By Corinne Wnek
I never thought of myself as the sentimental type. I don’t usually reminisce about the past because it’s enough for me to cope with the present. But there are some things from years gone by that I would like to see in vogue again. Good manners are at the top of my wish list. While we’re at it, why can’t a ‘normal’ hello and good bye make a comeback, too? I’ll get to phone and email etiquette in a minute.
Now you may not know this, but it was that great song and dance man, Fred Astaire, who commented in an interview way back in the seventies, “The hardest job kids face today is learning good manners without seeing any”. I bet he’s shuffle-hop-stepping in his grave right now because not a lot has changed in 2010. Maybe our casual lifestyle has something to do with it. Maybe the very word ‘manners’ conveys stuffy propriety that just invites rebellion. Maybe we need Fred Astaire back to teach us a little class.
For instance, I can’t remember the last time I heard ‘thank you’ when I bagged my own groceries at the supermarket. I do this to help the cashier move the line quicker and so I can place like items together. That makes for an easier unloading when I get home. I can’t thank them enough when they let me check out 15 items in an express lane with a limit of 10. But all I want is a little acknowledgment that they know I’m part of the team, too. “Thanks for baggin’’, would do the trick.
Another general observation has to do with how we greet one another. Whatever happened to the happy and personal “Hi”, “Hello” or “How are you?” Today, you’re lucky to get a mere nod of the head or worse, the nonsensical, “Hey”. Someone tell me how “Hey” is personal and conveys ‘nice to see you’. It just stops and doesn’t go anywhere, much like the ensuing conversation.
Now the students at my high school are generally well mannered. Yet, every so often, when they think you’re not listening, their street alter egos come out. When they part ways and mean to say ‘good bye’, something like “Out, Dude” or “later” signal the end of the conversation and then they simply walk away. The problem with these hello’s and good byes is that they don’t really convey anything. You’re forced to learn a language that doesn’t really exist but is apparently widespread in its usage.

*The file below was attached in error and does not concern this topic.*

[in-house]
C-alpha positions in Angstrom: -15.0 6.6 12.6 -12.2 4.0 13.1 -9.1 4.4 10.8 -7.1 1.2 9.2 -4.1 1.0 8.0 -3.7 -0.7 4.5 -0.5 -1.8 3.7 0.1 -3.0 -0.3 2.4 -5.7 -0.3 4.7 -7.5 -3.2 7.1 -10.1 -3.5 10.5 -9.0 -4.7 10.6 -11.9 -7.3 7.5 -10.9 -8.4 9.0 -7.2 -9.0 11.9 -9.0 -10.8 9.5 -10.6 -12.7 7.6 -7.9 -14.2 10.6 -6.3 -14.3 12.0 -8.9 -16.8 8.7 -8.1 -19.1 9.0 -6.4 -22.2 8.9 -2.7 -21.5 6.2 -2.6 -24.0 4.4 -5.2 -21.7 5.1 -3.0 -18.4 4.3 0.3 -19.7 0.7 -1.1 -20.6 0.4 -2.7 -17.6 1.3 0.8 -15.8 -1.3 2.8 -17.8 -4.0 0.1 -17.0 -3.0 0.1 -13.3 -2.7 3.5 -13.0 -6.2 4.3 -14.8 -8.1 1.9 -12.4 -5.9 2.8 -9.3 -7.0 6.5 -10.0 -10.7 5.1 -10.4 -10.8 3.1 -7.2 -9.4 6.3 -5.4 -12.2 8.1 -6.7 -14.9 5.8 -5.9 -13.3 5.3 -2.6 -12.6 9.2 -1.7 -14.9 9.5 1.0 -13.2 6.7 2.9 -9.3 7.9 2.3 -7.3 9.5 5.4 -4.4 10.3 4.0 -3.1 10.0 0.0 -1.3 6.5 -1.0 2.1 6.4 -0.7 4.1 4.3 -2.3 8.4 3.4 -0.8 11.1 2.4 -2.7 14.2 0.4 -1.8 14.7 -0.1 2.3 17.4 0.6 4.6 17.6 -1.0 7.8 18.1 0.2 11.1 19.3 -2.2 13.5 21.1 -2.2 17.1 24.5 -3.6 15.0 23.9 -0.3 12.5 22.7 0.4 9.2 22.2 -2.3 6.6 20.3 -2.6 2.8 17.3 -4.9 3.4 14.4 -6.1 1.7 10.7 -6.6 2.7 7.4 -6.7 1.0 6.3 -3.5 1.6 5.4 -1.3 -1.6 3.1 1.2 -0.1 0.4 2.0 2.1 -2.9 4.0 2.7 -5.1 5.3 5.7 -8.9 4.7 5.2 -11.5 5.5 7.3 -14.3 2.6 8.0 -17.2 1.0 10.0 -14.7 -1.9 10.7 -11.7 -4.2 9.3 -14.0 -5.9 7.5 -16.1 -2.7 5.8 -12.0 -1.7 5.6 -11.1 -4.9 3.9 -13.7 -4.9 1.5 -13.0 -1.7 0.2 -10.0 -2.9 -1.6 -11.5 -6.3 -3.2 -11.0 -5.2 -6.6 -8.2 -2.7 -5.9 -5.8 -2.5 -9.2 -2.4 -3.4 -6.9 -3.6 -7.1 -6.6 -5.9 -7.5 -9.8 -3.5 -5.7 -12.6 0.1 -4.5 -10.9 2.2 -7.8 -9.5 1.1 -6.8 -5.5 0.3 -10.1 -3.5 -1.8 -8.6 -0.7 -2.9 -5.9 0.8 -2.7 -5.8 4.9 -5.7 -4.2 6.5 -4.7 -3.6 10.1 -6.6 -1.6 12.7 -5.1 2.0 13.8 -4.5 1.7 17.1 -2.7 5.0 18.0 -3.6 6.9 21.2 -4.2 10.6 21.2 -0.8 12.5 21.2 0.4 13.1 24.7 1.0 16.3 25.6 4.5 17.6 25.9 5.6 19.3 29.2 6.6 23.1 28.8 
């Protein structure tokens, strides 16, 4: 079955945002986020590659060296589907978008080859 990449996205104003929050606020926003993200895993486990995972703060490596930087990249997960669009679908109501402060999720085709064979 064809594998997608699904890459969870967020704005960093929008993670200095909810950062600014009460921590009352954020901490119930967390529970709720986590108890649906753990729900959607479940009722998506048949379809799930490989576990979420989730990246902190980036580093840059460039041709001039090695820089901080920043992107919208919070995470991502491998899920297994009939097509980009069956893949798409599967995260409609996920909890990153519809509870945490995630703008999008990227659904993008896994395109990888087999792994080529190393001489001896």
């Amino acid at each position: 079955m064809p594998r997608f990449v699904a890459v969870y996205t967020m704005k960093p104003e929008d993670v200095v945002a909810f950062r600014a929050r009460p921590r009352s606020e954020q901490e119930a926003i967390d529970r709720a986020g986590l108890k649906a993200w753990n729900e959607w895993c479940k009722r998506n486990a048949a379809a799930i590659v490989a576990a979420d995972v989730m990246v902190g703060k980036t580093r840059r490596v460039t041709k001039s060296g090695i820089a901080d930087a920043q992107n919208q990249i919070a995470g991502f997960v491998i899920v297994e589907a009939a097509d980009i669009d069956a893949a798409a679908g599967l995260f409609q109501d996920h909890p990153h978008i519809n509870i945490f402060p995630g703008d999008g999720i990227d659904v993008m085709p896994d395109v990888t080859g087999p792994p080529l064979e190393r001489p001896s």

And how many among us have had enough of sitting through repeated ‘excuse me’s” while someone we are talking to takes unlimited text messages and cell phone calls? Now what bugs me is that all of these behaviors may seem innocent enough. But what’s really going on here is indifference to another person’s presence by the language we use or don’t use and our inability to keep technology in its’ proper place.
It’s like Emily Post, the four-star general in the army of manners and etiquette, said: “Manners are a sensitive awareness of the feelings of others. If you have that awareness, you have good manners, no matter what fork you use first.” She is my kind of woman and her advice will certainly come in handy for those of us who are intimidated by those formal holiday dinners.
But when I feel defeated in my crusade for a more mannered society, I’m content to remember what Wendell Wilkie said to critics after his defeat by Franklin Roosevelt in the 1940 presidential election: “The test of good manners is to be able to put up pleasantly with bad ones”.
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